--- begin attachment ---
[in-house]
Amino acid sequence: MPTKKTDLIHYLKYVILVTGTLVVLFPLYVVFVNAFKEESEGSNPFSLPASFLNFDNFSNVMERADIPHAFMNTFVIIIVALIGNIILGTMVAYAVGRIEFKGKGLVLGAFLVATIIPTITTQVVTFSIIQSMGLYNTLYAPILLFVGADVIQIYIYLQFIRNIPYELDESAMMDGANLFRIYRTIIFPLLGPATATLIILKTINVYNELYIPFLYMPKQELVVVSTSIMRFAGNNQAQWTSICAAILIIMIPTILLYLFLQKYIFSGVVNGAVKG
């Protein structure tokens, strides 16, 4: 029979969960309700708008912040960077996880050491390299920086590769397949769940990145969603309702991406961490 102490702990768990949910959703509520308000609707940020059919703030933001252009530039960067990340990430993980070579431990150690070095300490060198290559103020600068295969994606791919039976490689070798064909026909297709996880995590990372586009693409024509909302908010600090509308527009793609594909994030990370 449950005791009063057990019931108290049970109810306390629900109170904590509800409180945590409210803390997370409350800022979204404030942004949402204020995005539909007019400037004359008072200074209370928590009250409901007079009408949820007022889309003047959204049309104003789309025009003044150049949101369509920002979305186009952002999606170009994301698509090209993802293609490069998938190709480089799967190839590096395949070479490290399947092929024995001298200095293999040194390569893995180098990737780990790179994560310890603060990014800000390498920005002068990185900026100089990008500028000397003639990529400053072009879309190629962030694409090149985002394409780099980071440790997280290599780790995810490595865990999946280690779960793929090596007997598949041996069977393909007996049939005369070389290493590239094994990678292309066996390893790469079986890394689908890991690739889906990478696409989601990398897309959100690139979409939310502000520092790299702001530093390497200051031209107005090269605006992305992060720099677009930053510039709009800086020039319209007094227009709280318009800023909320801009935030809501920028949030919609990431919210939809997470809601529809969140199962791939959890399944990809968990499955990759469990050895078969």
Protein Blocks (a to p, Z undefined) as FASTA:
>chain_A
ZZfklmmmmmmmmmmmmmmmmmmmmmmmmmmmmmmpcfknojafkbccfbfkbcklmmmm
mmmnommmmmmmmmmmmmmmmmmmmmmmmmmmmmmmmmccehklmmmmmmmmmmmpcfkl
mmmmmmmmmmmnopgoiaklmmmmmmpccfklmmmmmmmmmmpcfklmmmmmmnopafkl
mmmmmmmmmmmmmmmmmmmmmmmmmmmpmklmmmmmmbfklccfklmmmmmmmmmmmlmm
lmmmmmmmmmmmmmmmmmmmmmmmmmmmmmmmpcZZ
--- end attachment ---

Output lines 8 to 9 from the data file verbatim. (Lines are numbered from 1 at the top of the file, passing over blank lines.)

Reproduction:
mmmmmmmmmmmnopgoiaklmmmmmmpccfklmmmmmmmmmmpcfklmmmmmmnopafkl
mmmmmmmmmmmmmmmmmmmmmmmmmmmpmklmmmmmmbfklccfklmmmmmmmmmmmlmm